“A thing that many people don't understand when they see refugees is that no one flees if they don't really have to.”
The film “Return” is about a young Croatian woman's flight and eventual return to her home town. Lana Mayer, now 36, had to leave her home as a twelve-year-old due to the military conflict in the former Yugoslavia. Since then, Mayer stresses, “time is divided into before the war and after the war”.
Between 1991 and 1995, over 15,000 people in Croatia lost their life to the war. 700,000 people had to flee for limited and unlimited periods of time. Most refugees remained within the country's borders, heading to its unoccupied regions.
Vukovar, situated directly at the border to Serbia, was nearly completely destroyed in 1991, more than any other Croatian city. Thanks to an international UN Peacekeeping operation, an agreement between the Croatian government and occupying forces was reached, that allowed the inhabitants to return to their city. This so-called “peaceful reintegration” of the Croatian Danube Area regulated nearly every aspect of city life, such as the school system, policing, health care and administration of personal documents.
Still, tensions between the two ethnic groups are palpable in the city to this day. What was meant to be temporary, such as separated education along ethnic lines, is practiced in Vukovar even today. This makes the hoped-for integration between the two ethic groups more difficult.
“Here in Vukovar, we still talk about the war so much...but I think that we should focus on peace.”
Now, there are attempts to found a common elementary school in which the children would not be separated by their their ethnicity, but be educated together. Several civil society institutions are facilitating meetings, fostering communication and rebuilding trust between the two ethnic groups. One of them is “Europe House Vukovar”, a local NGO that is promoting a peaceful co-existence. Today, Lana Mayer is the president of Europe House Vukovar.
Last year, Croatia's eastern regions were suddenly facing new challenges when over half a million people were crossing Croatia in the direction of Western Europe. The local population, however, mastered these challenges with aplomb.
Lana Mayer is one of the people exemplifying this ethos. She explains her motives thus: “It is very sad to see this (arrival of refugees from the Middle East, editor's note) and look at it from another perspective. Back then, I was a child myself. Now, as a mother, I see the children and understand their parents' fears for them.”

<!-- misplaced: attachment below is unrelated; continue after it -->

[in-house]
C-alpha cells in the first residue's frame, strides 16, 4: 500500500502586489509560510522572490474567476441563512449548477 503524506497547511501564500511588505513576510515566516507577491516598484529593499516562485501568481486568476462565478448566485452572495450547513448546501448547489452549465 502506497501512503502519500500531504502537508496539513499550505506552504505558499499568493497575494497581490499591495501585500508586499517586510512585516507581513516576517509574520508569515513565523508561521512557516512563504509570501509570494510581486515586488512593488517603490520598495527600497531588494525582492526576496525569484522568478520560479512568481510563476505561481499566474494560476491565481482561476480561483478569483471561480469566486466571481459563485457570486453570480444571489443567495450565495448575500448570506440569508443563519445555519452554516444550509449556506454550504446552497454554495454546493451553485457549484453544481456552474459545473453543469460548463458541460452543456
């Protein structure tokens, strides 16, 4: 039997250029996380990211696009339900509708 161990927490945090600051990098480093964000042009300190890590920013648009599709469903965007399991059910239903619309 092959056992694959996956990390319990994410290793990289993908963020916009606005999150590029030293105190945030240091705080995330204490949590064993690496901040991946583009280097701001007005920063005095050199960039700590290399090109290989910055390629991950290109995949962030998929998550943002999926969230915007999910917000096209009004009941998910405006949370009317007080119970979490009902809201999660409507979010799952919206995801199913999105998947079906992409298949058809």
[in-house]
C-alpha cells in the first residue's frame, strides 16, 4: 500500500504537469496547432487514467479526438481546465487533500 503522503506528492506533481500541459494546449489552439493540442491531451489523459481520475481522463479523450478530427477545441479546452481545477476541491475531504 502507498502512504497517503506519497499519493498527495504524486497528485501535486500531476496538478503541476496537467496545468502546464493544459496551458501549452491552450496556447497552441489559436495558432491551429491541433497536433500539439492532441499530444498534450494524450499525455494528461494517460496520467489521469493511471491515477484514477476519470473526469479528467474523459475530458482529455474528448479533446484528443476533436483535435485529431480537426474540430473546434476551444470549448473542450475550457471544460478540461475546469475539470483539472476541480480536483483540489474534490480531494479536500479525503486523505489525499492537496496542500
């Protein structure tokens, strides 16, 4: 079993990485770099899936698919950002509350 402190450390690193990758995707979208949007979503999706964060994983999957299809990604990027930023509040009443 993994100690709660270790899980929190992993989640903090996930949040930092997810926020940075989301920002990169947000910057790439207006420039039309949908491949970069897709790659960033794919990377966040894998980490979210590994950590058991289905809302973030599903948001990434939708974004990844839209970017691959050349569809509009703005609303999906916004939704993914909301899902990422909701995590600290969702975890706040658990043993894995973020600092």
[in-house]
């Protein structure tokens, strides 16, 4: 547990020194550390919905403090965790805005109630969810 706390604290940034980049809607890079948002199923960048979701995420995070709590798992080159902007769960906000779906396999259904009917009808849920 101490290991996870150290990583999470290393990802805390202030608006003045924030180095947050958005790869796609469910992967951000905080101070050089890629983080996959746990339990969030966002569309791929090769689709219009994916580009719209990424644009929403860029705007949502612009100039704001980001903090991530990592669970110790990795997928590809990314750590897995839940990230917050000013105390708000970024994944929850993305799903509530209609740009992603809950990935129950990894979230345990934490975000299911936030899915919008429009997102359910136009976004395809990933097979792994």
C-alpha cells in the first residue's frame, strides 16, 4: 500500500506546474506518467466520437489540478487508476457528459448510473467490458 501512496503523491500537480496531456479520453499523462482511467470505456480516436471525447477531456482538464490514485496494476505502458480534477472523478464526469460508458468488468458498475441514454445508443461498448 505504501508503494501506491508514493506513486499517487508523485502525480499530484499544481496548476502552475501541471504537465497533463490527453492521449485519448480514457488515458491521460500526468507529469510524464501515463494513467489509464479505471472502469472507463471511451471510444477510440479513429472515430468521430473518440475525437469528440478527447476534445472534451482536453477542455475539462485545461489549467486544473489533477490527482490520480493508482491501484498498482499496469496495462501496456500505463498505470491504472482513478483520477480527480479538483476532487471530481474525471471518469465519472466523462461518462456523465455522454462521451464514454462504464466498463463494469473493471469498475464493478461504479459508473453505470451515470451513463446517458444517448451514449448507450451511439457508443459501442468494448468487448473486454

Locals recalled their own experiences of flight in the 1990s and were therefore willing to help today's refugees. Lana Mayer summarizes this as:
“I hope they will be taken in, just as I was.”
Contact: Dr. Max Brädle, director of the Friedrich-Ebert-Stiftung’s office in Croatia
Short Film Program: “People in Motion” – Why do People leave their Homes? What Paths do they Take?
In cooperation with local partners, the FES international offices produced a short film program that deals with these questions. The films are available on our TOPIC pages “Flight, Migration, Integration”. Please feel free to use them for your own events.
The Route was never the Destination. “We have become migrants....but one day we will arrive.” Short film about a Cuban family that had to flee their country.
Move. Three people leave their homes and end up in Namibia. In the short movie “Move”, they reflect upon migration, European double standards and imbalances of power.
The Rainbow-Center of Gaziantep. “Exile offers the chance of overcoming the shadow of violence”. A short film on Syrian dissidents caring for traumatized children.
Caught in the Middle – Migration in Ethiopia. “I do not want my children to live in fear, like I did”. A short film about Ethiopian refugees in Sudan.
Chaught in the Middle, Part 2. Elsa's husband, Yosef, has arrived in Sweden. He has not yet been able to bring his family. Part 2 of the short film “ Between Two Stools”.
Jaminton and Yannia are Leaving. Displaced in one's own country. A short film about a family in Colombia who have become internally displaced due to civil war and violence.
Unseen Shadows - Those who are left behind. A short film on the challenges of women and families in India, whose men have migrated in search of work.
Cyber-Mom. A short film about three children from Central American El Salvador who are raised by their grandparents because their parents have migrated to the USA for work.
Asfur - Syrian Refugees in Turkey. "Asfur" gives an insight into the life situation of Syrians who had to flee from the war zone Syria and now living in Hatay (Turkey).
Nowhere Man - Pakistani Refugees in South Korea are fighting for Recognition. The A. Family has fled from Pakistan to South Korea, 6000 miles away. A story that also deals with South Korean asylum policy.
Behind the Sea. The film deals with the story of four Algerians who left their homeland for various reasons and returned to Algeria after a certain time. [only available in german]
This year, we are once again working with Climate Tracker and supporting young journalists from the Global South to participate in their programme. They are trained by Climate Tracker, report for us on the COP26 and are also present at FES events.